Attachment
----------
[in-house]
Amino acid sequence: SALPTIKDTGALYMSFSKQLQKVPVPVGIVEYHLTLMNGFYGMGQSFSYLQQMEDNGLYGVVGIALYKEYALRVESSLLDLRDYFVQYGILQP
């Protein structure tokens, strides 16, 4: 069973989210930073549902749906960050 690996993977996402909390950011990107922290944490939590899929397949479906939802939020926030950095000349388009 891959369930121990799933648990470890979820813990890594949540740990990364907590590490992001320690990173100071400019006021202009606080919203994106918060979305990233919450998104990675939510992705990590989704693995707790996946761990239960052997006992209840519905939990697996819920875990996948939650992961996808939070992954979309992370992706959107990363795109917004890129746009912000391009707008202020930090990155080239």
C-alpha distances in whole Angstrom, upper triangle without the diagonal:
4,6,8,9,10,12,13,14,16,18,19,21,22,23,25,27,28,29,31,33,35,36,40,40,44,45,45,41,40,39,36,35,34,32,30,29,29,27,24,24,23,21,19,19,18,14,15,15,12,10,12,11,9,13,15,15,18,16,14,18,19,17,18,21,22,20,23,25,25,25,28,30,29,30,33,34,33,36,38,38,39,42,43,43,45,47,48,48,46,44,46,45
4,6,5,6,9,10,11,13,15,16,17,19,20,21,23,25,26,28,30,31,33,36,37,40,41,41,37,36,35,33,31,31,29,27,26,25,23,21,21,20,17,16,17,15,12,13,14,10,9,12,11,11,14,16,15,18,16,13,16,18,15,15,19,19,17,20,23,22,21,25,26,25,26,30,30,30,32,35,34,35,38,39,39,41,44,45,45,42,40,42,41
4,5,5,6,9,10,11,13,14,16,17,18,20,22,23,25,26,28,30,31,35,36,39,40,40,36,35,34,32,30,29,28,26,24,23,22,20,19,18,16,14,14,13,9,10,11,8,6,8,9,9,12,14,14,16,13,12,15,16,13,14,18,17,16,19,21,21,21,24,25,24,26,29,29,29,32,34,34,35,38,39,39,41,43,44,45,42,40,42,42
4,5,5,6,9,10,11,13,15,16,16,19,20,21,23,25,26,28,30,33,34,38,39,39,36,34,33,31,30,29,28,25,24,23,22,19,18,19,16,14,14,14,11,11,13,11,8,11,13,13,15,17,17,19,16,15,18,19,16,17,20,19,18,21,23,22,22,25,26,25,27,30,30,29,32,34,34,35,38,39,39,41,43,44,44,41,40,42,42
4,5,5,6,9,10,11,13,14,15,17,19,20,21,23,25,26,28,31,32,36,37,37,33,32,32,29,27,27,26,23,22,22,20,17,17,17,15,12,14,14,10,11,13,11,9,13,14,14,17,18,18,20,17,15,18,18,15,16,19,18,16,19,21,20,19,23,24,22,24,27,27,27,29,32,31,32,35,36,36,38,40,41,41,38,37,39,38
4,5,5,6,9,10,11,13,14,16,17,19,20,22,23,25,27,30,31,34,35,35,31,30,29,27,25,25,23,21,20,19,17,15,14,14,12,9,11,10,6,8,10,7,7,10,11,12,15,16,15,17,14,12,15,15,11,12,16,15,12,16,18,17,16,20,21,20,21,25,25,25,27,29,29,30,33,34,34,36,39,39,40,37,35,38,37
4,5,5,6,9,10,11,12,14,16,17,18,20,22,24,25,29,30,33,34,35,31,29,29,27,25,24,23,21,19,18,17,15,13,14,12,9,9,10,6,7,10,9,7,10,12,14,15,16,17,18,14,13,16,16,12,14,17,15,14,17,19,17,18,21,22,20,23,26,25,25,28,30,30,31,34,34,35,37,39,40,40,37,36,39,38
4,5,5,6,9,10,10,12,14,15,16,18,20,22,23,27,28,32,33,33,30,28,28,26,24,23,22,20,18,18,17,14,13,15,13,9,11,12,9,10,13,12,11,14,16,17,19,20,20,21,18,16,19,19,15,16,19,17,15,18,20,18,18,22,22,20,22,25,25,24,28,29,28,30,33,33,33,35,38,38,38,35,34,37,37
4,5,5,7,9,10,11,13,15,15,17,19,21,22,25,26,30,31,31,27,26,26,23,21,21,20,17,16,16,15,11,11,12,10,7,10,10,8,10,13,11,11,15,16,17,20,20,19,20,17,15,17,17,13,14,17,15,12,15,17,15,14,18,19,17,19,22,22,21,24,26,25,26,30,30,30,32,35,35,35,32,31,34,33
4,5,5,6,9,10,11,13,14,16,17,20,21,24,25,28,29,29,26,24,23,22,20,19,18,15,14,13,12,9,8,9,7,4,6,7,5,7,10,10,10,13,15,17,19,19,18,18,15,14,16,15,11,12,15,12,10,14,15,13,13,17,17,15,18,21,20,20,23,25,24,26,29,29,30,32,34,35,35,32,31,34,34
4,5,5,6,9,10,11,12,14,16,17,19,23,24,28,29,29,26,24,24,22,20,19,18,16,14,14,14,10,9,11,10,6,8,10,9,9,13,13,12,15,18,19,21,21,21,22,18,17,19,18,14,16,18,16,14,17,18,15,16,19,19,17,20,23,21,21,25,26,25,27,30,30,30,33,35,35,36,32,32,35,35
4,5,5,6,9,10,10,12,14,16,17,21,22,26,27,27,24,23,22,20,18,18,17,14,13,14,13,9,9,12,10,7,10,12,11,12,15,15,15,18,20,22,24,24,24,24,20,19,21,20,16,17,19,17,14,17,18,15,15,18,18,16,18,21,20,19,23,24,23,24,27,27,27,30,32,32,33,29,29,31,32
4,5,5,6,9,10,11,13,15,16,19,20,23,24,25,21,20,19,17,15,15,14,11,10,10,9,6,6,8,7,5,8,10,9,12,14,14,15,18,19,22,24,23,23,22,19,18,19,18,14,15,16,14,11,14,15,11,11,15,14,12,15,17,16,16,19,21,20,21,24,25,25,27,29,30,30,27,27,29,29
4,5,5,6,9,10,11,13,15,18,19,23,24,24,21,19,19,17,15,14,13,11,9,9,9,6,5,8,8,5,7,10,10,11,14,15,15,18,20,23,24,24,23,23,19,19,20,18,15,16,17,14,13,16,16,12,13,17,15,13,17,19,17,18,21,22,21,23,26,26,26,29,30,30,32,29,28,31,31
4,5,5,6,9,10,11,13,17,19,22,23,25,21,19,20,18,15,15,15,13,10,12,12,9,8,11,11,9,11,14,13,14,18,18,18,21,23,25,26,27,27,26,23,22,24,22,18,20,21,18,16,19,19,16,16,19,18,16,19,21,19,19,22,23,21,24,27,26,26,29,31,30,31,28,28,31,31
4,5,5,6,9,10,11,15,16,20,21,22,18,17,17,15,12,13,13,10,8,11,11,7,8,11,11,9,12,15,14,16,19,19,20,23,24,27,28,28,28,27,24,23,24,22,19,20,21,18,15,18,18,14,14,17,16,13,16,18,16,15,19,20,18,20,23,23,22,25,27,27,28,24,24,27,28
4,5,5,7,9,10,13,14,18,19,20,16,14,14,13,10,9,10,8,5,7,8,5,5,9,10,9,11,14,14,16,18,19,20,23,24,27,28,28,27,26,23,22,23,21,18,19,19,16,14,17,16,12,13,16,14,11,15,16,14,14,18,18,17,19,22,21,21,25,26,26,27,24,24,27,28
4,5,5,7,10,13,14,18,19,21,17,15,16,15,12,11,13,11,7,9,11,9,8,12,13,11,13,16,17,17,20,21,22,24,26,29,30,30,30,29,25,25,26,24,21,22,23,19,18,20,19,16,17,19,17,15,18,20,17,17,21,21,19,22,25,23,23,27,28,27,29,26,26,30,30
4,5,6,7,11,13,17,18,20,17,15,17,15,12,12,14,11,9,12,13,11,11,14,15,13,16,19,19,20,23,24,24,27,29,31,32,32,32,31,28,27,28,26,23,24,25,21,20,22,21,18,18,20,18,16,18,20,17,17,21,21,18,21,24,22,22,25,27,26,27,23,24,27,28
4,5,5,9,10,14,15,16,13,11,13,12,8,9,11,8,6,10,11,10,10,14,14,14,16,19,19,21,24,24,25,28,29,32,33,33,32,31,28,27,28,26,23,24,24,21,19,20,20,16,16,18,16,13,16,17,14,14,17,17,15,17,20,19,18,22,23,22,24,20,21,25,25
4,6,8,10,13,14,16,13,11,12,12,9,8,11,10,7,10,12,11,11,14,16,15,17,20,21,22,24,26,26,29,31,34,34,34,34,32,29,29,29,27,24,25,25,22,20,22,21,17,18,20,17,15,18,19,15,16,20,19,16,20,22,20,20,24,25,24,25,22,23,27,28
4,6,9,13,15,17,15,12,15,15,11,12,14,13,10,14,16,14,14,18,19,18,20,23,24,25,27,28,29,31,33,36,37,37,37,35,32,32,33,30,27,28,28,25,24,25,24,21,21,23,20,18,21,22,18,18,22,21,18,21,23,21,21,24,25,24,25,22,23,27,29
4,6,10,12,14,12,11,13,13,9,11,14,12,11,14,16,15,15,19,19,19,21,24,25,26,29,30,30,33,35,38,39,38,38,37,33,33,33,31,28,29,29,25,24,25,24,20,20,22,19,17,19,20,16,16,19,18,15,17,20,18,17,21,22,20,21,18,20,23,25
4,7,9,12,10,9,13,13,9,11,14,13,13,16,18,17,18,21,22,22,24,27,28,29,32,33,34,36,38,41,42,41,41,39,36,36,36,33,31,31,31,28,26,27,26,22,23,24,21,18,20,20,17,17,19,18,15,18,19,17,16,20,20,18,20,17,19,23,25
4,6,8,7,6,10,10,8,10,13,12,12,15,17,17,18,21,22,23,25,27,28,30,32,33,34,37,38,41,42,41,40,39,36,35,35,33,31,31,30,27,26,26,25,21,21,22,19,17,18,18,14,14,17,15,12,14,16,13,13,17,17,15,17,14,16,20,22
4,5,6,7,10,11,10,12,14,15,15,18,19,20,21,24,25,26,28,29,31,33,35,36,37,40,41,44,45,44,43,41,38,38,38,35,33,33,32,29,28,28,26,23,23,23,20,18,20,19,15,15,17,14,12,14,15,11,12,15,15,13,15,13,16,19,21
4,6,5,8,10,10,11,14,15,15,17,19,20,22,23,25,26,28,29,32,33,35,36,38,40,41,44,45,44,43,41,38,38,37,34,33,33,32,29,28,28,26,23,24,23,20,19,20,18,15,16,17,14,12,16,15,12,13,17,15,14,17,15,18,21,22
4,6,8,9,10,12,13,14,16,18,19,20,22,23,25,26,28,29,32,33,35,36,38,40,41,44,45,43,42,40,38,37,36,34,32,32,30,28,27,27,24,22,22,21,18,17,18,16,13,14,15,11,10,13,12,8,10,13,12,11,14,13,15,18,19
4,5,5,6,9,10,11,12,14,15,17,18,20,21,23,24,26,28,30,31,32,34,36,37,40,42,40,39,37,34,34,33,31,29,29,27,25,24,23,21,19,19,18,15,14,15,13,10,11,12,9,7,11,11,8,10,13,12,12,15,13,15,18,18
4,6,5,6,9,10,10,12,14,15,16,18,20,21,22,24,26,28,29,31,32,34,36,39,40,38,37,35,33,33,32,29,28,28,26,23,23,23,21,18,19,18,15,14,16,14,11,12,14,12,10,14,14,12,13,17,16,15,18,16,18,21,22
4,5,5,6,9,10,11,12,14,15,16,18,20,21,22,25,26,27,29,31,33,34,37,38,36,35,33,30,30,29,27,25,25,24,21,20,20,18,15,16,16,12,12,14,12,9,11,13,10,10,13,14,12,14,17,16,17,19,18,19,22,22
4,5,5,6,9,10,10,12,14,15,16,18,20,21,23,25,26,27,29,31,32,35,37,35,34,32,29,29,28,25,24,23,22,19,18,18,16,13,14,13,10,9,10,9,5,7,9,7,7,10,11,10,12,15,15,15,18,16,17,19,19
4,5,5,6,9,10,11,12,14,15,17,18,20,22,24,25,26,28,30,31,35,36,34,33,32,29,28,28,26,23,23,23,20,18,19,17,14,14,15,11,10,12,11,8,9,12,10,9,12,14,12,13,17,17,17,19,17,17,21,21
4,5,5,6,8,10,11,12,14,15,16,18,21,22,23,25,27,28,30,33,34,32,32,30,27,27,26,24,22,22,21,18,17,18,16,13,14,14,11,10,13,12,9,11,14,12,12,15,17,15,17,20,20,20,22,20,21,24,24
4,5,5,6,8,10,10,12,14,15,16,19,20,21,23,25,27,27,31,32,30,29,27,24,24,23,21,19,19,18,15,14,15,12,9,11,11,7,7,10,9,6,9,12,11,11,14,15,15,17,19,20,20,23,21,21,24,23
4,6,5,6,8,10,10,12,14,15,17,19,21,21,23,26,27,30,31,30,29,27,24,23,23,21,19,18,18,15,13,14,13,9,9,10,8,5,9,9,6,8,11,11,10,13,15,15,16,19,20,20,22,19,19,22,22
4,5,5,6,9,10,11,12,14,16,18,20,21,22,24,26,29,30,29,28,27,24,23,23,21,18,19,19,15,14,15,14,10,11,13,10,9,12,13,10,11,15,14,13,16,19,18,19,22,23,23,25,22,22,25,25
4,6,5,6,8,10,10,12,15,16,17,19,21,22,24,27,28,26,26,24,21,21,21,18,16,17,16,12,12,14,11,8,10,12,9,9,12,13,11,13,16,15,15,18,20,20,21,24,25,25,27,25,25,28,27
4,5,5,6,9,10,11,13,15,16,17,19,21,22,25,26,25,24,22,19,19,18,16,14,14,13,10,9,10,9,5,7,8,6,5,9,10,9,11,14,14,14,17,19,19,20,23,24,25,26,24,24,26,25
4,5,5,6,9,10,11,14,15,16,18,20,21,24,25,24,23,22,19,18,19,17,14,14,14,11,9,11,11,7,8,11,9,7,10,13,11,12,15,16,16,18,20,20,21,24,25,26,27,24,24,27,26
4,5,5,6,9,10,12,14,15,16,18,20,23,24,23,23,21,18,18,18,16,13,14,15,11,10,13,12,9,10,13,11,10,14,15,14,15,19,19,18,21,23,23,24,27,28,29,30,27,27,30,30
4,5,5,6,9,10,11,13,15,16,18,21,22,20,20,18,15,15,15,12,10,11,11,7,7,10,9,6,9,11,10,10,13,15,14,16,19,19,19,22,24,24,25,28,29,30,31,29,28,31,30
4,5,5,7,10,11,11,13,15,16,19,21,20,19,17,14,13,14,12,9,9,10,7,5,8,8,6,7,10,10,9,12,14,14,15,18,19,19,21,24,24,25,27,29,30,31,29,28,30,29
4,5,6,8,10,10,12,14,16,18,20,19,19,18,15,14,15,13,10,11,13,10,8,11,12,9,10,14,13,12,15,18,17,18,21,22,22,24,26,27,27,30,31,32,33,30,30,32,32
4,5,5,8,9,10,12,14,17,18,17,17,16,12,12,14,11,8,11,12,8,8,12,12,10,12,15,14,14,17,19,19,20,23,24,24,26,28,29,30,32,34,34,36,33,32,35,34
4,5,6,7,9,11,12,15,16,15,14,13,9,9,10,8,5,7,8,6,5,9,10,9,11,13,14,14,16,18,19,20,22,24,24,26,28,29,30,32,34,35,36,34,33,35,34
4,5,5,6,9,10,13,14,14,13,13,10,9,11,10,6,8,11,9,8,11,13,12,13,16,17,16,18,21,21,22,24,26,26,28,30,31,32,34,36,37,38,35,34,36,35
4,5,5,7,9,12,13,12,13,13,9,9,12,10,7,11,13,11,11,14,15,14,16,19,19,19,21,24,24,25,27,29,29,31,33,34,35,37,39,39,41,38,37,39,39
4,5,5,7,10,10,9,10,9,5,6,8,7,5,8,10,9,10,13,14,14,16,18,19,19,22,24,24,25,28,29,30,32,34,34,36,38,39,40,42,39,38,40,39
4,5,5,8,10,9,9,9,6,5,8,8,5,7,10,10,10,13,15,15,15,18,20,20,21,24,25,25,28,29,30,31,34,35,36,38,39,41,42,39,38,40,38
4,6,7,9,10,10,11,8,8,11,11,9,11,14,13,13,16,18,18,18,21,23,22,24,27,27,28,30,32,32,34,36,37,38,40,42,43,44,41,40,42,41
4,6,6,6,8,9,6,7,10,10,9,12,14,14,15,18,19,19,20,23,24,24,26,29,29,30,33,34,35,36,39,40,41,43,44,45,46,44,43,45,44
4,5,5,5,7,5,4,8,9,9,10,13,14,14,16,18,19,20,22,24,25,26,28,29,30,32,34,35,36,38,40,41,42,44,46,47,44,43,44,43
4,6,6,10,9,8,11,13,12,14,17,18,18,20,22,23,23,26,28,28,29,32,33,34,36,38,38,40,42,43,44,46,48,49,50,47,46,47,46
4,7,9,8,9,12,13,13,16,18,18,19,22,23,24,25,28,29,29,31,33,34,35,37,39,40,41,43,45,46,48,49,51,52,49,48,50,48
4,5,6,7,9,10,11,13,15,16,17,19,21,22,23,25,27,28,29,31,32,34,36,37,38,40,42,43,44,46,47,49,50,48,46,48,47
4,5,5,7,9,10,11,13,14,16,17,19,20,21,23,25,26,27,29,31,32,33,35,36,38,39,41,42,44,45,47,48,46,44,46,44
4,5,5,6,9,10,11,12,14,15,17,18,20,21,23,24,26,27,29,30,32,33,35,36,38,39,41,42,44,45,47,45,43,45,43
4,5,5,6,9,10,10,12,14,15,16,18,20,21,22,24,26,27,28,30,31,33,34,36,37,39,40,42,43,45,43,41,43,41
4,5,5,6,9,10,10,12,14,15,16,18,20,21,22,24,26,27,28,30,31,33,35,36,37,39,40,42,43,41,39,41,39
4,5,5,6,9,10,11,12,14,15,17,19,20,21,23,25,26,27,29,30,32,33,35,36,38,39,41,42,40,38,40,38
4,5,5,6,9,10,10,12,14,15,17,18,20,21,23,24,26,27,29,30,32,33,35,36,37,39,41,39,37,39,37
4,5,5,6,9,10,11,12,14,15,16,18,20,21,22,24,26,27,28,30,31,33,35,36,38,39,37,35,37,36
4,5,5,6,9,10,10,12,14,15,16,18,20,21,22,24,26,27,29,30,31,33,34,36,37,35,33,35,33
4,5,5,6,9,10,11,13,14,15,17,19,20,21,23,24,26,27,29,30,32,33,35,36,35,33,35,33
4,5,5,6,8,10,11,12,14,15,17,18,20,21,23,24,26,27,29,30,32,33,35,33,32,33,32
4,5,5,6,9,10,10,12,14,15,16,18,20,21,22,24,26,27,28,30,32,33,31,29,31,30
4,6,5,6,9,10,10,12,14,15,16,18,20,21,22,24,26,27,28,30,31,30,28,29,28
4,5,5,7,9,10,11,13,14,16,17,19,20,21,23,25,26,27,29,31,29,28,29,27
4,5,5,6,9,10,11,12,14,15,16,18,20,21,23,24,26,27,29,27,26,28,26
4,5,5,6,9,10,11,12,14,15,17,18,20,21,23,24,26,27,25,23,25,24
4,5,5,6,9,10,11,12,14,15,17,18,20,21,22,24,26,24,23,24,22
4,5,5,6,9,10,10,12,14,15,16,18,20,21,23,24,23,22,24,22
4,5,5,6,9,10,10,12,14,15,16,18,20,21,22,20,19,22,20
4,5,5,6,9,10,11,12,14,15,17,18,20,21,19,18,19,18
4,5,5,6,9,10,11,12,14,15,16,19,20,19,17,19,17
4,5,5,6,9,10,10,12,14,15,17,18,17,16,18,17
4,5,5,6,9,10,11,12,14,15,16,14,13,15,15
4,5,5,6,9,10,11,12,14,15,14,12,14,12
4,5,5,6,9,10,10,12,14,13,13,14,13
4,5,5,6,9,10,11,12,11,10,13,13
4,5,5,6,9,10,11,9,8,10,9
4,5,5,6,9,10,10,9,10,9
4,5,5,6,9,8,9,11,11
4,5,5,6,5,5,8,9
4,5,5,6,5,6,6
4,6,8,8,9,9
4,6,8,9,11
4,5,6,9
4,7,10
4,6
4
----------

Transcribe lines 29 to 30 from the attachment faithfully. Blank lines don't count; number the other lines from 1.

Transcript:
4,6,8,7,6,10,10,8,10,13,12,12,15,17,17,18,21,22,23,25,27,28,30,32,33,34,37,38,41,42,41,40,39,36,35,35,33,31,31,30,27,26,26,25,21,21,22,19,17,18,18,14,14,17,15,12,14,16,13,13,17,17,15,17,14,16,20,22
4,5,6,7,10,11,10,12,14,15,15,18,19,20,21,24,25,26,28,29,31,33,35,36,37,40,41,44,45,44,43,41,38,38,38,35,33,33,32,29,28,28,26,23,23,23,20,18,20,19,15,15,17,14,12,14,15,11,12,15,15,13,15,13,16,19,21